Beauty Boss: How Laura Geller Built Her Brand Through the Power of Personal Selling
Welcome to Beauty Boss, a reoccurring series in which we spotlight the power players driving the beauty world forward. Consider this your chance to steal their get-ahead secrets, and grow from the real-life lessons they’ve learned on the job.
Laura Geller is the type of person you greet with a hug. Not because you've met before, but because you feel like you've met before. After all, Geller has been a regular guest in your living room for twenty years—nevermind that your conversations have been a bit one-sided. In case you haven't caught our drift, Geller has an ongoing gig on QVC. And by "ongoing," we mean two decades and counting. But before she hit the screen, Geller spent time behind it as a theatrical makeup artist. We got the scoop on the in-between from the makeup mogul herself.
What was your childhood like?
It was great. I grew up in Rockland County, New York in a small town called Spring Valley. It was really special. Everybody was outside; we didn’t have computers. We were out on the lawn doing gymnastics and hula-hooping! My closest friends from childhood are my closest friends today.
What triggered your interest in makeup?
There were a couple ladies in the neighborhood who were real fashionistas; they always wore makeup. And as a 12 year-old, I was just sort of in awe of them. It gave me the bug! I would go to the mall and hang out at the beauty counters in the department stores, even up until high school. So when it came time for college, a friend who knew how much I loved makeup suggested I go to cosmetology school instead. I was conflicted, but it was only nine months to get the degree, and I figured I could always go to college after that. But I never did—that was the start of it!
What was a day in beauty school like?
I was learning hair. They didn’t really have makeup as part of the curriculum, actually. The owner of the school knew that was frustrating for me, so he did a little research and suggested me for the theatrical makeup course at the School of Visual Arts in Manhattan. I jumped at the chance to go into New York City.
What happened next?
I worked my way up doing makeup for television and film. I was doing a lot of the newer shows, and a producer discovered me. He wanted me to be the makeup artist on all his projects. He was interviewing living legends at the time. So I was going to Hollywood and doing makeup for all these iconic people like Audrey Hepburn and Carey Grant. I was also working at a pro makeup store around this time. Huge makeup artists like Kevyn Aucoin would get their supplies there, but "real women" came in, too. So that's where I really learned my makeup application and communication skills.
Because of that, I had enough clientele to open my own store. At first it was just a rented apartment that I converted, but then I opened a real boutique on the Upper East Side in 1993. I was selling my own product and doing makeup for every occasion. I was the queen of occasion makeup. And I loved every minute of it! We had something very different. You have to remember there were no other real freestanding beauty stores at that time. So it was very niche and it was a wonderful environment.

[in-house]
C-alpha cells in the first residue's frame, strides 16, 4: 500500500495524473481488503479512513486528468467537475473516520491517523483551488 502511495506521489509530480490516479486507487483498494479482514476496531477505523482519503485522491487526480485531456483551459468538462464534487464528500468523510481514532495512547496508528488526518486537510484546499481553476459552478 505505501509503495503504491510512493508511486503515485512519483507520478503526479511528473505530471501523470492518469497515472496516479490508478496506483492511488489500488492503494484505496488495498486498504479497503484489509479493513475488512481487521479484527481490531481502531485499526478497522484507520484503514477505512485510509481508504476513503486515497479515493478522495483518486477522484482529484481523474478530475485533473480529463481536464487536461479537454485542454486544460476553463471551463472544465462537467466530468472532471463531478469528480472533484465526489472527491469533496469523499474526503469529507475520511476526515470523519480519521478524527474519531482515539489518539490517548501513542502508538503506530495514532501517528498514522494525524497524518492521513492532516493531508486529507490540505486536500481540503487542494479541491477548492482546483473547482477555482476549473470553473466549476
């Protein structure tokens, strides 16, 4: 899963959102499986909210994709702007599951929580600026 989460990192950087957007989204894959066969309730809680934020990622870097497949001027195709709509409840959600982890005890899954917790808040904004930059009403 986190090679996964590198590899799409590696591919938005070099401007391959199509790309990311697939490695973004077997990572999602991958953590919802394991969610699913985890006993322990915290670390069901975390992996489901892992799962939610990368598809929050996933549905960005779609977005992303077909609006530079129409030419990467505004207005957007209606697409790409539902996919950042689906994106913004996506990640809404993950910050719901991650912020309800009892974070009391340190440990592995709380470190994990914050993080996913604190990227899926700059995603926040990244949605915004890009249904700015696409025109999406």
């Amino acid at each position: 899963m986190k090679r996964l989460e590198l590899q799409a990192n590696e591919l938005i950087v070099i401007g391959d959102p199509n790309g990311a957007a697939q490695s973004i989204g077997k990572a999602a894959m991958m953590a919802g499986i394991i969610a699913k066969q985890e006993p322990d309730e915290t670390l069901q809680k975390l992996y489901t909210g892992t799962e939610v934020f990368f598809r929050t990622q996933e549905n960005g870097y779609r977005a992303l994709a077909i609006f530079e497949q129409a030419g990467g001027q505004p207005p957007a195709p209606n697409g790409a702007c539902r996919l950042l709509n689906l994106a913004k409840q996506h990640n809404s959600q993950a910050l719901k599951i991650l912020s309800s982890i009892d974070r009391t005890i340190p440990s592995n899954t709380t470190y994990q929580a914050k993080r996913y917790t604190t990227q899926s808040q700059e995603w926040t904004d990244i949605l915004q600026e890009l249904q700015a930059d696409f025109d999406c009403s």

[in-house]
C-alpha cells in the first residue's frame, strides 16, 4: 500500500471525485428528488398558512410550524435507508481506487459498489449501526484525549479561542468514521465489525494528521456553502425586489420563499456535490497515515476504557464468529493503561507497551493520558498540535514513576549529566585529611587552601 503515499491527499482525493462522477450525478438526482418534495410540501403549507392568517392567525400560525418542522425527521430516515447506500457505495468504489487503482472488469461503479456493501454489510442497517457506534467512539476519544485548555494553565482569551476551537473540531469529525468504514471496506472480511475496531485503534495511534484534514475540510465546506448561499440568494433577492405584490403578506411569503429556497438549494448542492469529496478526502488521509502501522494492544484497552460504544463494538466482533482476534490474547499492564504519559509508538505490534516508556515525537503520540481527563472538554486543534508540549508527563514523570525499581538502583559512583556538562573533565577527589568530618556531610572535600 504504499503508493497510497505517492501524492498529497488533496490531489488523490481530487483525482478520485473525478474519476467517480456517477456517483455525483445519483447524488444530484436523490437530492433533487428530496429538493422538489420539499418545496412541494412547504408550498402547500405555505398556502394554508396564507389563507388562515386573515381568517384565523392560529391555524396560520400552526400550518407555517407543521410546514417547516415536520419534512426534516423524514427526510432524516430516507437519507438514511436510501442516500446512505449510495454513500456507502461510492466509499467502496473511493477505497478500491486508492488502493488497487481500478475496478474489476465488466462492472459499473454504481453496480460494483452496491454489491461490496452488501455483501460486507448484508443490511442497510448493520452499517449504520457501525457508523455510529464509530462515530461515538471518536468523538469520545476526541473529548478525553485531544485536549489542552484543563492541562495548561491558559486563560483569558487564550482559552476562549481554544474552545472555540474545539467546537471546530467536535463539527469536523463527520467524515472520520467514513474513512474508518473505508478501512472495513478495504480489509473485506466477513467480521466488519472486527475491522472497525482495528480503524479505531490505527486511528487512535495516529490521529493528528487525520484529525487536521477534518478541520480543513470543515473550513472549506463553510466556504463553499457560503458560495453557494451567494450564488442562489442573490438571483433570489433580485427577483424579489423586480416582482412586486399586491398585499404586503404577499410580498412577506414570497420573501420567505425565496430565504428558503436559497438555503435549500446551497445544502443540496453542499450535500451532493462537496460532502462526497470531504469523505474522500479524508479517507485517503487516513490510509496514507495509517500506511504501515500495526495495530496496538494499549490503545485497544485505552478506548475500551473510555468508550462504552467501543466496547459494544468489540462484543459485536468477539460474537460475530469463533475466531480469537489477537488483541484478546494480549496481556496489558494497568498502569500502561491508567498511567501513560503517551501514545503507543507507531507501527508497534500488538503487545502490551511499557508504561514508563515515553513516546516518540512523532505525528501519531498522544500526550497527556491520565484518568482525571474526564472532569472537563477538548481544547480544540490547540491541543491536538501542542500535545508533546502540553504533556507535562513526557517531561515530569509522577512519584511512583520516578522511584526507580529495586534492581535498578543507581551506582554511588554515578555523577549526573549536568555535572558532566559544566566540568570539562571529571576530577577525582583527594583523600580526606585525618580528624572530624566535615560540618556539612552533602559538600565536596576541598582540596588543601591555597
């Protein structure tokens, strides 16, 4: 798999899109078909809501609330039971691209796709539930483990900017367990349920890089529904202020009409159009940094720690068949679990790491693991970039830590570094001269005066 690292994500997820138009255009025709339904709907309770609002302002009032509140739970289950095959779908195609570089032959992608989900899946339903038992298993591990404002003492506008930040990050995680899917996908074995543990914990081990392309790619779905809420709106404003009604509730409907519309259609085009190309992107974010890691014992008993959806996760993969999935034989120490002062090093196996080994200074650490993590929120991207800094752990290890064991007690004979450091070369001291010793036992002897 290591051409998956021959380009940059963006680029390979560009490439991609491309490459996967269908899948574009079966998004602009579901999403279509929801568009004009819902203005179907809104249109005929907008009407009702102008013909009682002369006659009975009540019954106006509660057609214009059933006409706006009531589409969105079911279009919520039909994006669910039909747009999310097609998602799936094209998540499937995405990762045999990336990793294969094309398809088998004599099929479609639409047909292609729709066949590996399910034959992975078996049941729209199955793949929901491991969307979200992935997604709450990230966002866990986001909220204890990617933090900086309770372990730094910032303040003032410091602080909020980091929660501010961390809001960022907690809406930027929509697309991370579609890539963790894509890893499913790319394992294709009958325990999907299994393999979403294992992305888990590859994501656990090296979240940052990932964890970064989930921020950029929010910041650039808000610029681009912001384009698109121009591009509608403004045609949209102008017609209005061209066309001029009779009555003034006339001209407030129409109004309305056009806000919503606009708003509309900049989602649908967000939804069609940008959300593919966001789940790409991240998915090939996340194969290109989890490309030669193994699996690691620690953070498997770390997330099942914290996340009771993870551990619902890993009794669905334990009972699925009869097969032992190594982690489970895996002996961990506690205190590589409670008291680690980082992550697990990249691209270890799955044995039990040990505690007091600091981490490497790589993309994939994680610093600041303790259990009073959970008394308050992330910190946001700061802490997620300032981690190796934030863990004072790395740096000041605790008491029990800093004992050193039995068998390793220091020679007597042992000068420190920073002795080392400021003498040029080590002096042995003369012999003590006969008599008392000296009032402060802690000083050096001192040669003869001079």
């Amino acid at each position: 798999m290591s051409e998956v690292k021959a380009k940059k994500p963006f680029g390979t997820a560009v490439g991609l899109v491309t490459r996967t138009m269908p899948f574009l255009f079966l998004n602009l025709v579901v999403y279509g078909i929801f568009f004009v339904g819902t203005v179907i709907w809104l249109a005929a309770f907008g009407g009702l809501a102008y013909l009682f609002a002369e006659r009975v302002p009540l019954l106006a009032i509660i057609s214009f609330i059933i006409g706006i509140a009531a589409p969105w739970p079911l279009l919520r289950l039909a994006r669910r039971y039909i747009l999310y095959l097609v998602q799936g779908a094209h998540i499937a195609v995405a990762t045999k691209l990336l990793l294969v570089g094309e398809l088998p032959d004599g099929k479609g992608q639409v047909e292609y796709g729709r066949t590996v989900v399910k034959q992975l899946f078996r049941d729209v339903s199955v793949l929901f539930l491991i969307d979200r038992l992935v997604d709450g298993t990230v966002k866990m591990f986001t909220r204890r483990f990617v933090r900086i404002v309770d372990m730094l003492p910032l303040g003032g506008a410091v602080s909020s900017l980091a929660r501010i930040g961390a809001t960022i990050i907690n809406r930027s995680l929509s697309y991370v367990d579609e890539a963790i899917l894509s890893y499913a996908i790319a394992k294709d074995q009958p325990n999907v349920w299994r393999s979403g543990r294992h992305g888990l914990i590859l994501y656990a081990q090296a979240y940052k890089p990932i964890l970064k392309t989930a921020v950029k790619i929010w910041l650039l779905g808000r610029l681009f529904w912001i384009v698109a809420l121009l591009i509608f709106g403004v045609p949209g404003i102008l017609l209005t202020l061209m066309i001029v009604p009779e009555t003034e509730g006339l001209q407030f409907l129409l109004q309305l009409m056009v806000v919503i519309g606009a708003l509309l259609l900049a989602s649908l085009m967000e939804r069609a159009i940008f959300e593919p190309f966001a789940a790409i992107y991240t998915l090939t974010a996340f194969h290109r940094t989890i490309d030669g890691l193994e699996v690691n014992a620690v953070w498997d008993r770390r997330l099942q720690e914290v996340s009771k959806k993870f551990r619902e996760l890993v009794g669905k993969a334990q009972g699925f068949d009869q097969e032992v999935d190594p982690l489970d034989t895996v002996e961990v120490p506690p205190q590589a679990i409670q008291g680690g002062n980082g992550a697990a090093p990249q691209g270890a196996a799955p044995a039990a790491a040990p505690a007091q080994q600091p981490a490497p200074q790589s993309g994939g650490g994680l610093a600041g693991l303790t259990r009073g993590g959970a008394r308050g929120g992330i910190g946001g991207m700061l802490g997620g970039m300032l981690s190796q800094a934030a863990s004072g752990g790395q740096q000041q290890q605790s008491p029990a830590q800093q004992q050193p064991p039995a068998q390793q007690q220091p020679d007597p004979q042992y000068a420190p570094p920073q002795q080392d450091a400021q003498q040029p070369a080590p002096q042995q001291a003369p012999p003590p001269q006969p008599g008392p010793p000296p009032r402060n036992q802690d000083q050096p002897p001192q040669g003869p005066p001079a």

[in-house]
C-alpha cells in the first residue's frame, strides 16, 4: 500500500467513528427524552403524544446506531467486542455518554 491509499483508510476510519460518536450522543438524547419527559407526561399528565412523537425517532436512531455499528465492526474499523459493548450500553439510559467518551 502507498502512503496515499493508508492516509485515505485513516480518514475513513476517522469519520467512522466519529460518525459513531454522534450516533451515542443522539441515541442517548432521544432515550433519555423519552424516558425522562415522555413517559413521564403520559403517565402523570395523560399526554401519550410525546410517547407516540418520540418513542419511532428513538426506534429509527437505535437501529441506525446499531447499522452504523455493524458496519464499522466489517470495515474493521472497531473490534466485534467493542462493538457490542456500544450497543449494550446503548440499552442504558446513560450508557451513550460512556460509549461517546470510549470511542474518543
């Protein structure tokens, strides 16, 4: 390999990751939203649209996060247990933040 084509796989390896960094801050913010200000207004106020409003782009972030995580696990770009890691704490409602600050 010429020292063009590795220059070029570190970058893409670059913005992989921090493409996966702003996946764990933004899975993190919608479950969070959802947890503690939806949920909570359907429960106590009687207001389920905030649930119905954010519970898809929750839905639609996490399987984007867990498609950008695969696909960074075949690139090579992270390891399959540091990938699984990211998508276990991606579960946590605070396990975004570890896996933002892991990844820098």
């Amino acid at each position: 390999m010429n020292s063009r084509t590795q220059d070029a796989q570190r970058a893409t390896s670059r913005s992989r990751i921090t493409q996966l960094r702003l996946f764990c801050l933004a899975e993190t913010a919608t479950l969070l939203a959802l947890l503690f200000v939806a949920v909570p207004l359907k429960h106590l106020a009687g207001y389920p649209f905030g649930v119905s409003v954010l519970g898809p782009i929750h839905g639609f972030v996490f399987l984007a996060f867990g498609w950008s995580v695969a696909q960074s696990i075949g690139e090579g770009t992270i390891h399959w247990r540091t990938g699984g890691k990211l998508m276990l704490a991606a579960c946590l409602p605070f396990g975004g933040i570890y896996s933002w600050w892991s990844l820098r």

How did you connect with QVC?
I was at a holiday function for [trade organization] Cosmetic Executive Women. I was walking around with my nametag on, and a beauty buyer from QVC approached me, and said she'd heard good things and was interested in learning more about me. I could never have imagined knocking on QVC's door and pitching them, but I had always wanted to be there, so it was a thrill. She made an appointment and came to my store. After, she told me to put together some products that I could potentially sell on-air. The only thing I could think of—what I learned early on in theatrical makeup—was a contour and highlight kit. I pitched it to her, and she ordered 750 of them. I didn’t know about fulfillment houses. I didn’t know who was going to pack it. So I called my mother and asked her to set up her bridge table. All her friends came over and assembled what we called the Face Restructuring Kit. I went on air with that and sold out in five minutes. I cried like a baby. It was totally overwhelming!
How long did it take you to feel comfortable on-air?
Well, the night before that first show, I nearly had a panic attack. But once the camera turned on, it was so natural for me. I didn’t even realize I was on TV. I was doing my educational demonstration on how to contour and highlight. I knew that I was in my comfort zone and I actually enjoyed selling. I loved retail. I loved the art of the sale. So that’s how 20 years later I’m celebrating being the longest-standing color cosmetics brand on QVC.
That's huge! What's your secret?
Year after year, it was the fact that I knew—and got to know—what real women wanted and understood how to educate them. My niche was and is sort of being able to break it down in a way that women can understand it. They could do it, so then they bought it.
What do you imagine the next 20 years will look like for you and the brand?
I know this is sounding so trite, but I just hope that this brand never goes away, and that the legacy I leave behind is that the Laura Geller brand stands without Laura Geller. A young woman came up to me the other day and she said, “Are you Laura Geller?” and I said, “Yes!” I'm always shocked when someone recognizes me. She said, “I just want you to know that you’re the only makeup that I wear.” And I said, “Why? There are so many choices!” She said, “Because it’s that good!” And I thought, wow, that's incredible that she recognizes the sweat equity that we put into it. I mean every brand cares, but I think we care to a fault. So I pray it lasts forever!